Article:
Personally, I’d like to see Peters put together a complete season. He’s never played at a high level for longer than a handful of weeks. Without such improvement, the best contract offer Peters should receive would be a three or four-year deal that averages roughly $3 million per year. That’s about what the Falcons gave Kroy Biermann a year ago, who I personally think has been a much more effective player over the past three years than Peters has been. And I’m aware of many Falcon fans that believe that price tag is too rich for Biermann.
I think defensive tackle right now has the best odds for being the Falcons’ top pick next year.
The Chiefs appear to be moving on from Tony Moeaki at tight end. They signed Anthony Fasano to a four-year, $16 million contract this past off-season and then drafted Travis Kelce with the top pick in the third round.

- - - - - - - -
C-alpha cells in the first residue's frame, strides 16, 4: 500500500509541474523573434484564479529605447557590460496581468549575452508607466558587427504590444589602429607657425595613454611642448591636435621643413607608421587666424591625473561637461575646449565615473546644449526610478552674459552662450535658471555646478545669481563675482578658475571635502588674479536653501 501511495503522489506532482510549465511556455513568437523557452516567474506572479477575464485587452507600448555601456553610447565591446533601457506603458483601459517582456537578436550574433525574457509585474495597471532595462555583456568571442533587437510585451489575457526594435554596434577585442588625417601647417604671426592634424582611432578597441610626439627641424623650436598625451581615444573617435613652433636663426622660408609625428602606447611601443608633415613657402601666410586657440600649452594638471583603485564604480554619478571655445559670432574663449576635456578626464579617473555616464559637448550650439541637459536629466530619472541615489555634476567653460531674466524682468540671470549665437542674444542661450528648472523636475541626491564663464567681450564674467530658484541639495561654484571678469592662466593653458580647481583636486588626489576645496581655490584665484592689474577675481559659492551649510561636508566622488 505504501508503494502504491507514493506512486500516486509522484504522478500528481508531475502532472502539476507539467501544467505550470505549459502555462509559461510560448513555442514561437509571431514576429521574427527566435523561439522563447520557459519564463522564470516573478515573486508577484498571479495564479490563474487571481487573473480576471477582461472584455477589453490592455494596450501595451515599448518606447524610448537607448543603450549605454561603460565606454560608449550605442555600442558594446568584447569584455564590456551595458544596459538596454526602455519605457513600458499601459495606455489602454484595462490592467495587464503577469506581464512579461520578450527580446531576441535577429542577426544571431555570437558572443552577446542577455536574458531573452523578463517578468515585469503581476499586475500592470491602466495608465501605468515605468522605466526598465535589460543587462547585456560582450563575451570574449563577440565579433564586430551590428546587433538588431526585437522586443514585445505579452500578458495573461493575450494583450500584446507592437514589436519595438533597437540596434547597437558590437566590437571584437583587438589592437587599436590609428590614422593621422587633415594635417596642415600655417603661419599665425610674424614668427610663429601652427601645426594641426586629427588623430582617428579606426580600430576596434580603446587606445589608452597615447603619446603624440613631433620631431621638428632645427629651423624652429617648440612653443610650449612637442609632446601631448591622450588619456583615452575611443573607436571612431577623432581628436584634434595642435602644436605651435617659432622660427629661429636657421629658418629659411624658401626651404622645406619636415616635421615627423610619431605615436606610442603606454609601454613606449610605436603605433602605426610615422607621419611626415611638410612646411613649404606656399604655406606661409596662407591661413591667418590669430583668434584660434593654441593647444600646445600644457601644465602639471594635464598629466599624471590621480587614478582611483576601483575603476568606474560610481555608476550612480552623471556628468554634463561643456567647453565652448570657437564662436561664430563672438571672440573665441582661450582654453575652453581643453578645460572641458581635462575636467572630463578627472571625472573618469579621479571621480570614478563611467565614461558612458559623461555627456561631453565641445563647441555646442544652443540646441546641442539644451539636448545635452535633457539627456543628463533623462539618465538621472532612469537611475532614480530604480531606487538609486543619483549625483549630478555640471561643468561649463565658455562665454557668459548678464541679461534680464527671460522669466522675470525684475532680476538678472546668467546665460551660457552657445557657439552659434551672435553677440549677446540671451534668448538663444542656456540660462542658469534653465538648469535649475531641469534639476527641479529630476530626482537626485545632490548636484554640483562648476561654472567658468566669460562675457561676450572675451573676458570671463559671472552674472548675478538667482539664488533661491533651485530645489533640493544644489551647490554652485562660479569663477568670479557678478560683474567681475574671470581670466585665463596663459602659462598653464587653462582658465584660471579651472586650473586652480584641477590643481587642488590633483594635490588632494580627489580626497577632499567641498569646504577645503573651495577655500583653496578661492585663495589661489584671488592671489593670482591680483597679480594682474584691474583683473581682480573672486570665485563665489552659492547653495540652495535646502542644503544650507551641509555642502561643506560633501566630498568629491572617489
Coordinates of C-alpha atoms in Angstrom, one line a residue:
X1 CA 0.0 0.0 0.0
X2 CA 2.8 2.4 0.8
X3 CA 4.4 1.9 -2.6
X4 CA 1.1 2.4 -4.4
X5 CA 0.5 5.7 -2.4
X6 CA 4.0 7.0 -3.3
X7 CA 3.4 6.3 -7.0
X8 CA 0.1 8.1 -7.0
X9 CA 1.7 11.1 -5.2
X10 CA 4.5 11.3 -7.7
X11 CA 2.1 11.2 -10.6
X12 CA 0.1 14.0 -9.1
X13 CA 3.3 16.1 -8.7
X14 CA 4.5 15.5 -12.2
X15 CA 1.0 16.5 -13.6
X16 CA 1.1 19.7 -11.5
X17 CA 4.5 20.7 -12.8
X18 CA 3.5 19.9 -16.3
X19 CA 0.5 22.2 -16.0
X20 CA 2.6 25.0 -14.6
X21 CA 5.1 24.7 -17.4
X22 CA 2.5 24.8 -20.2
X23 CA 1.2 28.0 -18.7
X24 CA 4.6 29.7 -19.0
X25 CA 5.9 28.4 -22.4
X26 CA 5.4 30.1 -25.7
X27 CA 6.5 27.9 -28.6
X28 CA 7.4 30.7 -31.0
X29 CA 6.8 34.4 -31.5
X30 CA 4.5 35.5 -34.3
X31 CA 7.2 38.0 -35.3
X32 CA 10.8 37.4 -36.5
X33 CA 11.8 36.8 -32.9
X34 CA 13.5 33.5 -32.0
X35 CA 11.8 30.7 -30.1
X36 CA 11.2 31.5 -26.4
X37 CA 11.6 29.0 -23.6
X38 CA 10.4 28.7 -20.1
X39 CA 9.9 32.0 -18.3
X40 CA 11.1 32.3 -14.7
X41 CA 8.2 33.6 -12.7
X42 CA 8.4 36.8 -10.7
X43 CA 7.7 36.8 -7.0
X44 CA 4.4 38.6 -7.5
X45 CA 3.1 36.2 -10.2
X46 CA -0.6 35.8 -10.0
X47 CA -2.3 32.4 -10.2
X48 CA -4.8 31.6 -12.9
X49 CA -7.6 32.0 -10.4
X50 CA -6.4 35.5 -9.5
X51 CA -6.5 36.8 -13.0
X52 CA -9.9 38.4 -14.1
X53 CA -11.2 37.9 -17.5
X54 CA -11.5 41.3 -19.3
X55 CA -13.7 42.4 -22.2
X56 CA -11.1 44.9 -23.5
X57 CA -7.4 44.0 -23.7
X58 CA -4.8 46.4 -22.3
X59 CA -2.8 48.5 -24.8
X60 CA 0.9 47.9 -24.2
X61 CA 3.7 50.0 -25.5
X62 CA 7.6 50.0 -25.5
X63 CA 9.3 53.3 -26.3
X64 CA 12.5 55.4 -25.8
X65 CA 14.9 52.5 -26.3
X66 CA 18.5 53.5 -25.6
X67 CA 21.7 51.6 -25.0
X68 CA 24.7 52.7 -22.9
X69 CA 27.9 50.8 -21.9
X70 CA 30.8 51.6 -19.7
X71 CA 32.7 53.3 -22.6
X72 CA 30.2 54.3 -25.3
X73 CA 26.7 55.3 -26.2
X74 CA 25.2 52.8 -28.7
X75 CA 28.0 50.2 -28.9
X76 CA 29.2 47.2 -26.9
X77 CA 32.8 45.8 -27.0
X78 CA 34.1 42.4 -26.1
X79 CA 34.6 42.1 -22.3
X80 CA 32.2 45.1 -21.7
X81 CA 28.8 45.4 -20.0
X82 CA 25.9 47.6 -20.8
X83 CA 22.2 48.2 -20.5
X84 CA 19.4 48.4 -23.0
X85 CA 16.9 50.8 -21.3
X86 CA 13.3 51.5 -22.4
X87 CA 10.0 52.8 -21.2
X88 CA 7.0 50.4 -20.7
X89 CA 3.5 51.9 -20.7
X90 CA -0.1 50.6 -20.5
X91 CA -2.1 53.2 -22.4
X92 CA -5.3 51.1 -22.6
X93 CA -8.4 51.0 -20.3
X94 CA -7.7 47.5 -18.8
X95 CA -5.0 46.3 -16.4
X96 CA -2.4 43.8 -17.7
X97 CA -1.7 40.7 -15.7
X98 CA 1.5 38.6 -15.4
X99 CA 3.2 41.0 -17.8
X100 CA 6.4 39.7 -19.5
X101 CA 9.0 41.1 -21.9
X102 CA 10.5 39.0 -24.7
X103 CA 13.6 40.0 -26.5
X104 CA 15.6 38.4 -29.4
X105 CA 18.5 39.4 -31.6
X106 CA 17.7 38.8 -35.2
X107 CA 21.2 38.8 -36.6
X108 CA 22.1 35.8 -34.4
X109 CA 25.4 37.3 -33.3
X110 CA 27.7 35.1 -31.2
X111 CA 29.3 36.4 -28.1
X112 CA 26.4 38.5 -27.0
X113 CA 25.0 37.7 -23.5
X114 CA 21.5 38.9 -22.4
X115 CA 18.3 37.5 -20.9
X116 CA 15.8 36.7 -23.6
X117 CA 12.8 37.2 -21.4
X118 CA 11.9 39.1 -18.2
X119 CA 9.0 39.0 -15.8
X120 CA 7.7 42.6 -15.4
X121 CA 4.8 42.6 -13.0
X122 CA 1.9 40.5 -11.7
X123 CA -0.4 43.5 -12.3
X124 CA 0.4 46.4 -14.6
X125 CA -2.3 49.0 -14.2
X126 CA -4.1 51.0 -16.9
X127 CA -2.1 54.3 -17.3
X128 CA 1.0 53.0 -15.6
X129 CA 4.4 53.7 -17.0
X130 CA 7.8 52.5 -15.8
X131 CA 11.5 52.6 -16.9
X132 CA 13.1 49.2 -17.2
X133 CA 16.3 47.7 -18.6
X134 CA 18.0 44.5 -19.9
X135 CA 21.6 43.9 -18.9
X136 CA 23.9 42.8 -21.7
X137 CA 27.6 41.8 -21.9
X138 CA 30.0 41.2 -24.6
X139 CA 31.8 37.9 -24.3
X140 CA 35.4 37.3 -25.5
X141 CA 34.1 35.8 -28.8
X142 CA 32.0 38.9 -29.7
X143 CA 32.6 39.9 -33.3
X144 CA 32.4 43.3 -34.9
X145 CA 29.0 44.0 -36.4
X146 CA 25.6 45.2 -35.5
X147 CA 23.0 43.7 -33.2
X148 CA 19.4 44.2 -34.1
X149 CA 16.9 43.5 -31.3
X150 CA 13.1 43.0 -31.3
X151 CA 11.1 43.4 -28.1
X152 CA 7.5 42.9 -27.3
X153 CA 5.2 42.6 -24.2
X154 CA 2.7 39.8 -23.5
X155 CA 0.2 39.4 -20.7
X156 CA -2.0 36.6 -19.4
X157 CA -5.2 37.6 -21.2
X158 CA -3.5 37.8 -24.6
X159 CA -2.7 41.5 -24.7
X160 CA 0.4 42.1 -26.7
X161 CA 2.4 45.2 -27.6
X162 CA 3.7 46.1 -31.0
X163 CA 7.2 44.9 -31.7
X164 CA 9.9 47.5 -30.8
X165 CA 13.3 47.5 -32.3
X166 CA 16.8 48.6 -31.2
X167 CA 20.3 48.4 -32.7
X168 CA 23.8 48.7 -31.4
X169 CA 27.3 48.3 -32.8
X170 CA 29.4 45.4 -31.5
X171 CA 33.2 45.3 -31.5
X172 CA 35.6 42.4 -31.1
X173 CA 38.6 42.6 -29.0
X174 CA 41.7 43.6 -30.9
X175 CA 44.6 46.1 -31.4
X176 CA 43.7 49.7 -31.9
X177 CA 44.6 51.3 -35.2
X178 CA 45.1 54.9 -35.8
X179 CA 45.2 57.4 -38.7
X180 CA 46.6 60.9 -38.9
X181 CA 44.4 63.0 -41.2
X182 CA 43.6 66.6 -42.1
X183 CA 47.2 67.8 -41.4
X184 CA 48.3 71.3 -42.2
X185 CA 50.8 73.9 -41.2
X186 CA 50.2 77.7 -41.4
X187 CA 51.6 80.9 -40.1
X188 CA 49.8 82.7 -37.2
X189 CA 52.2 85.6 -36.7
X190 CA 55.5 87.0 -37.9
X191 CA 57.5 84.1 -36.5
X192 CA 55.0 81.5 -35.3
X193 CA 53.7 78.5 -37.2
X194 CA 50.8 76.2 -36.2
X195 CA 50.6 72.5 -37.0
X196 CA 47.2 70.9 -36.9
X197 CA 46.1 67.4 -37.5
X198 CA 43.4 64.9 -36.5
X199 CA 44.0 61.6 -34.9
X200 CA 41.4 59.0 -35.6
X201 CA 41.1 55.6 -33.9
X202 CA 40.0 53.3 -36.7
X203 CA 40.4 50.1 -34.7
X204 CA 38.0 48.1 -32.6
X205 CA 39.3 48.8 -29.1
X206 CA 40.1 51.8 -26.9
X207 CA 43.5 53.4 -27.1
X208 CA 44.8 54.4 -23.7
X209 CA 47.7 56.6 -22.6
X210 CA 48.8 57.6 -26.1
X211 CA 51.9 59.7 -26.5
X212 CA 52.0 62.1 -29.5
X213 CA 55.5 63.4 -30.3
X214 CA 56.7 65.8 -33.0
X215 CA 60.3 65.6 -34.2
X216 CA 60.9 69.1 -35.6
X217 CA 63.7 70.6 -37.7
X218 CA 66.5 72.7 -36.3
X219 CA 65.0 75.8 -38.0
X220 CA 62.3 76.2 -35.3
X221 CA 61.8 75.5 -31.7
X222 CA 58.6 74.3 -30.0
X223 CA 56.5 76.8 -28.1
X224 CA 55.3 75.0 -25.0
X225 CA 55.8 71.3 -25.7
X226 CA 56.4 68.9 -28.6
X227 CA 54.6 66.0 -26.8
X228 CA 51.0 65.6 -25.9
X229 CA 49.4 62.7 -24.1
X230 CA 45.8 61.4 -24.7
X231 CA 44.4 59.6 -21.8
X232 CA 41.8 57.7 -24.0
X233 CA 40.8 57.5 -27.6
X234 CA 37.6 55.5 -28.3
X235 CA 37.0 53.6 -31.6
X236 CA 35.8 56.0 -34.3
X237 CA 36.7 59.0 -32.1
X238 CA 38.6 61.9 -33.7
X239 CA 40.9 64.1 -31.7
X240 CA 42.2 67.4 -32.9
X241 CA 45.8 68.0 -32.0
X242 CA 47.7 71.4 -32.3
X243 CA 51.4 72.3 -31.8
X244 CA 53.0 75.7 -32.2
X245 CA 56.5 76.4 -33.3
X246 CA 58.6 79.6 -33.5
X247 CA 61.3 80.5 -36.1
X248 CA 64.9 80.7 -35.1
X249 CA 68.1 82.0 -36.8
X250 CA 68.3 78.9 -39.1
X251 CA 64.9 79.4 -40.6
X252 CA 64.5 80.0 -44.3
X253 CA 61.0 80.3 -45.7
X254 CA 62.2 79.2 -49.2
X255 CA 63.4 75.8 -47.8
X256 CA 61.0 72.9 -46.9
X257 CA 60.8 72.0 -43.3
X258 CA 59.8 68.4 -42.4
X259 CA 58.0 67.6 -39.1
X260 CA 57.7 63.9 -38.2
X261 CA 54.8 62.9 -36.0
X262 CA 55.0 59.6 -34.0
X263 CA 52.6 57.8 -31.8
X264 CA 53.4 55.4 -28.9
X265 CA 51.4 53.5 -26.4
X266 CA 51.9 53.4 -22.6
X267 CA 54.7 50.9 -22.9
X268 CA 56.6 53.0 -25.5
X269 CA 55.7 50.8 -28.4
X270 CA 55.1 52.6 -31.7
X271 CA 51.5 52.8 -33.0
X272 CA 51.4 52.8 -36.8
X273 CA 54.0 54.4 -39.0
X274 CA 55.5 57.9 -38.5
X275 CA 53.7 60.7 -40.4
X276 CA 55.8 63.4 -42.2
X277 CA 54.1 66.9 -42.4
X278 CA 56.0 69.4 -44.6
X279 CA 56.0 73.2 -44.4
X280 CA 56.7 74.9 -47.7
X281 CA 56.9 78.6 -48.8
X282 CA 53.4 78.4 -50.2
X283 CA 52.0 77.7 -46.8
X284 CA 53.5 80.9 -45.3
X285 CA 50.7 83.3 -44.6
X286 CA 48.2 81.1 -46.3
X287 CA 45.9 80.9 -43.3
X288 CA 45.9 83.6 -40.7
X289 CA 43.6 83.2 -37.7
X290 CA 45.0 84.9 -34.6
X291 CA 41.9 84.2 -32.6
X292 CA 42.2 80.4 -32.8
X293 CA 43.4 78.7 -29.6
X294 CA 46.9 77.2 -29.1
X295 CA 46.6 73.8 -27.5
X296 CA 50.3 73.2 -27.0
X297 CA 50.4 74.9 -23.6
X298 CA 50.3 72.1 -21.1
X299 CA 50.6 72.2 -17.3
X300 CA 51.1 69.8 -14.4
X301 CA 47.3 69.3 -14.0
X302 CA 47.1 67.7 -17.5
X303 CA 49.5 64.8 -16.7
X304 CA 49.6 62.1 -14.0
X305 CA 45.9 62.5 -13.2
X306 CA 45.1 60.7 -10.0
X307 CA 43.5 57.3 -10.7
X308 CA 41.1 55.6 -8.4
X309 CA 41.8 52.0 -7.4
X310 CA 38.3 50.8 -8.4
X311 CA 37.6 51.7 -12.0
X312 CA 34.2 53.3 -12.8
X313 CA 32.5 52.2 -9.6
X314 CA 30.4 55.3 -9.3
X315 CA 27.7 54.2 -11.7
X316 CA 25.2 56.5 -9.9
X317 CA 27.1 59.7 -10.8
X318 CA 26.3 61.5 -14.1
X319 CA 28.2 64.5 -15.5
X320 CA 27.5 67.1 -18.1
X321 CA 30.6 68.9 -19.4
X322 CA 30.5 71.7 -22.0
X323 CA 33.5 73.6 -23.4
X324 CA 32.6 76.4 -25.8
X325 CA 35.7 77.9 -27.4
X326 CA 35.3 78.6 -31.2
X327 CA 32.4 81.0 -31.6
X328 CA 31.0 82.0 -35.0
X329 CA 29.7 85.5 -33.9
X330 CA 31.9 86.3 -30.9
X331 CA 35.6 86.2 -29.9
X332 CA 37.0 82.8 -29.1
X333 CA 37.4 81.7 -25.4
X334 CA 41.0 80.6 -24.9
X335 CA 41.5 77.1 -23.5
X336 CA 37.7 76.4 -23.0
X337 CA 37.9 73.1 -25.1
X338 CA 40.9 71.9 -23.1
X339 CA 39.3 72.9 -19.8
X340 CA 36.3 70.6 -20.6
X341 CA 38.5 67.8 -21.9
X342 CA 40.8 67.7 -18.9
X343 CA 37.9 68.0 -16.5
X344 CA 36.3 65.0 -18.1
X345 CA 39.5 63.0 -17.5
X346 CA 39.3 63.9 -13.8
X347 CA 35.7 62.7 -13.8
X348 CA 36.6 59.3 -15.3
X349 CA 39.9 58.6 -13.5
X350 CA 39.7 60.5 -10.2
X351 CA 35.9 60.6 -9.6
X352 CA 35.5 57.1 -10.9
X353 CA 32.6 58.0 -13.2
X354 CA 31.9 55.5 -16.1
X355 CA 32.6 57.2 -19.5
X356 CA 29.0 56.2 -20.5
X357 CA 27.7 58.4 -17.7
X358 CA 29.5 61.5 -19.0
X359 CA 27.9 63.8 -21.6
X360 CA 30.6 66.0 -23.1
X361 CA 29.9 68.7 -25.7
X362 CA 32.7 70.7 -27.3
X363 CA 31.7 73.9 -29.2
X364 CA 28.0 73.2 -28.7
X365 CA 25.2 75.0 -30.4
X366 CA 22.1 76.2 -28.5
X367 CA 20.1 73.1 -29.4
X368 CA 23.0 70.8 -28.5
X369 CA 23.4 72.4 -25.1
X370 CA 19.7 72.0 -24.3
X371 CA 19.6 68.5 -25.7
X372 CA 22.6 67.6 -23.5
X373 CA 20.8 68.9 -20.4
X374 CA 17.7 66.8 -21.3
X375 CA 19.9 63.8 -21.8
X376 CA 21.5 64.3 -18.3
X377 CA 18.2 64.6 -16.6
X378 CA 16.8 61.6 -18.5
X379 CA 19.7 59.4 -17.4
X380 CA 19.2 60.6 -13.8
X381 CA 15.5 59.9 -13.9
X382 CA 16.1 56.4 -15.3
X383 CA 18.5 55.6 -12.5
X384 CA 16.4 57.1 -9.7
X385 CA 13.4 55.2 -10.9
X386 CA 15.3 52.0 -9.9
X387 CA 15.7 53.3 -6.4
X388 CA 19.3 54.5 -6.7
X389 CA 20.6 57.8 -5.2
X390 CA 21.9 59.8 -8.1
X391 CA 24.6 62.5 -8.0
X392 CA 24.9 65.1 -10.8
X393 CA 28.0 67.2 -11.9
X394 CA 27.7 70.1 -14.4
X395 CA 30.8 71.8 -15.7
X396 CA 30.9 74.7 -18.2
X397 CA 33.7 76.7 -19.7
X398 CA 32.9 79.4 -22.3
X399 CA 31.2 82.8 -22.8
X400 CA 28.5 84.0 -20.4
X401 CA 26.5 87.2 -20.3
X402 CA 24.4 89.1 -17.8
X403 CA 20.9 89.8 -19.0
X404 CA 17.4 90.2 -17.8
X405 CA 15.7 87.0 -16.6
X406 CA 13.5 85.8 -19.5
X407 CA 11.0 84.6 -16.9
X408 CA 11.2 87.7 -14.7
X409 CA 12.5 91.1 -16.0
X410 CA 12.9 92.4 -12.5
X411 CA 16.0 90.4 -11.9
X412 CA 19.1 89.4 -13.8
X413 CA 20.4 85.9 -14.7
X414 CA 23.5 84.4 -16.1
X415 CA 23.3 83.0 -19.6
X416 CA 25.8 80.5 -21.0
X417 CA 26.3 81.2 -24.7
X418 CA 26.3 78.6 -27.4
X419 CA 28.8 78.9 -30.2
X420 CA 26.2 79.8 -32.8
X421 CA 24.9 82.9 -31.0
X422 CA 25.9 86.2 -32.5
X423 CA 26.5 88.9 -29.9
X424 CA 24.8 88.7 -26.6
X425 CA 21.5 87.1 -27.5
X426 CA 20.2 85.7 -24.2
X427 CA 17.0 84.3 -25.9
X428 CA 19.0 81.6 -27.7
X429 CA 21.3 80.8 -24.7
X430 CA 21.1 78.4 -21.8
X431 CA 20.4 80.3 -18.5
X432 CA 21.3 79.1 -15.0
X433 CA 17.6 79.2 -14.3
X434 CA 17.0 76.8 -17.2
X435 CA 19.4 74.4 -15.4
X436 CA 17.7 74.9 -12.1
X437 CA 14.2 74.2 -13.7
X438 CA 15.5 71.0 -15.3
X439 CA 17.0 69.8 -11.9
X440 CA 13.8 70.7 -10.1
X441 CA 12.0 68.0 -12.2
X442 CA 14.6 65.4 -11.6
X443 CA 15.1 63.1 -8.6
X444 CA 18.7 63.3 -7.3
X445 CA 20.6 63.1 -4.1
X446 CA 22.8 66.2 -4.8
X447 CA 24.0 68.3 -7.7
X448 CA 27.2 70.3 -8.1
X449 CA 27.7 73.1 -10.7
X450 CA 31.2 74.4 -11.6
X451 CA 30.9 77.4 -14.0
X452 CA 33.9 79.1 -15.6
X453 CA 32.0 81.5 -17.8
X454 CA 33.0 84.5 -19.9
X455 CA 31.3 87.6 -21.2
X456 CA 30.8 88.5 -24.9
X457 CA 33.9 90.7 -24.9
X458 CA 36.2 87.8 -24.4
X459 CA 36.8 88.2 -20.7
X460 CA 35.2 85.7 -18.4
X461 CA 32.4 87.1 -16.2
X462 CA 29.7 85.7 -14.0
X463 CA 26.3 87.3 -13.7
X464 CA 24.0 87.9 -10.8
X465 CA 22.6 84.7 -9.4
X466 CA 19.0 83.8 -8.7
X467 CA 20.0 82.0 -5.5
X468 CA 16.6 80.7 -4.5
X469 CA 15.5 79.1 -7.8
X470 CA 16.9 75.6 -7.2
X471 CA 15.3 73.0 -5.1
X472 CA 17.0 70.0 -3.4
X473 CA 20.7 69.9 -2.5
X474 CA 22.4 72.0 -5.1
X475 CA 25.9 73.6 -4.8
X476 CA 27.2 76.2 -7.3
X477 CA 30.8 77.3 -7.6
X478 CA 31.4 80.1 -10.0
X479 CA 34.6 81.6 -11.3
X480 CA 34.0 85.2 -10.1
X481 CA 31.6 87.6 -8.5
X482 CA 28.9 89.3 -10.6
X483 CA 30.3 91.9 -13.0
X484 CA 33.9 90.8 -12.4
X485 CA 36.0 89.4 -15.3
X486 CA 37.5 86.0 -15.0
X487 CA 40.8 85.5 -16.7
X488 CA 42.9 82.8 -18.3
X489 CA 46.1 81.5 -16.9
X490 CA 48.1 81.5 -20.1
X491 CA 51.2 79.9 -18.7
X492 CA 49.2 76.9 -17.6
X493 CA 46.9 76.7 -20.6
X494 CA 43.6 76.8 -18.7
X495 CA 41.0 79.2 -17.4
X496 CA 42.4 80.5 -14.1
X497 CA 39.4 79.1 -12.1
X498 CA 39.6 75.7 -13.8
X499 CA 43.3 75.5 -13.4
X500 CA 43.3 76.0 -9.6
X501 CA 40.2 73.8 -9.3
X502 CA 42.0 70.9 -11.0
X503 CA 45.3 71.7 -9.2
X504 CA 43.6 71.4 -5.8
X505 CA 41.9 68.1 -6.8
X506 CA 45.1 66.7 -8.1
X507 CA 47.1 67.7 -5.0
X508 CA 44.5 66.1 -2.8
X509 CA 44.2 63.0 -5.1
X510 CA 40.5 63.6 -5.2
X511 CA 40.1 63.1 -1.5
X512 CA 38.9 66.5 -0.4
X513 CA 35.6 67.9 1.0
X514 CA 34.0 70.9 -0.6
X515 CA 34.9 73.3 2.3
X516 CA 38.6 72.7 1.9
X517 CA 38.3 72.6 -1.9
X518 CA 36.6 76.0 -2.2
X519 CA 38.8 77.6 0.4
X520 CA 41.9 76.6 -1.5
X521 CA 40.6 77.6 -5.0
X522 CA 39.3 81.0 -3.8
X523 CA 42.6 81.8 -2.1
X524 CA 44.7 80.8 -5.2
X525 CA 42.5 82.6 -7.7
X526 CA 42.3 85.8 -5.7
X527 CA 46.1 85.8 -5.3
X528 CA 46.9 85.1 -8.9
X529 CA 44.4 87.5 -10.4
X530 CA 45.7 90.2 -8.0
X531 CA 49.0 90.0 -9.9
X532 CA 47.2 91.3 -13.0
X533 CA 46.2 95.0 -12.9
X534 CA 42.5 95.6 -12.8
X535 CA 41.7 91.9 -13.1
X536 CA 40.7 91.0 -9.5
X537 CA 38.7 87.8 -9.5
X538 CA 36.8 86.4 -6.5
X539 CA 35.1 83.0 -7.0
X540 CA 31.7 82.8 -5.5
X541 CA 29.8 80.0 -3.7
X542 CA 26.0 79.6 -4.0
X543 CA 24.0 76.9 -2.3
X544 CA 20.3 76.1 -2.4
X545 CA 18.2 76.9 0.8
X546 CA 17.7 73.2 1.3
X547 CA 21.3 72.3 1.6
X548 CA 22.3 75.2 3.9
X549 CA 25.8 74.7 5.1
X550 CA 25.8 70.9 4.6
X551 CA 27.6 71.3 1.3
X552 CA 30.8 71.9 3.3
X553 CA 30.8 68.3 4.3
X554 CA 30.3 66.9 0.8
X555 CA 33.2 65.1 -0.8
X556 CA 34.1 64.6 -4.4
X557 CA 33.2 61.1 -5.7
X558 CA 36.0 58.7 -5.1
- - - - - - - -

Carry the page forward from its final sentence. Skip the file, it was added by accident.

It makes sense. Moeaki is entering his contract year and has been nagged by injuries since a strong rookie season as part of that special 2010 tight end class that included the likes of Rob Gronkowski, Aaron Hernandez, and Jimmy Graham among others. Recent reports indicate that Moeaki has still not recovered from off-season surgery on his left knee, the same knee that he tore an ACL in at the outset of the 2011 season. Moeaki has also dealt with at least two concussions since entering the league.
It’ll be a shame if Moeaki can’t get healthy again, because he really is a good tight end. He is a player that reminded me quite a little of Tony Gonzalez when he came out in 2010. He’s not the biggest guy, but he’s a capable blocker and is an athletic guy with excellent hands.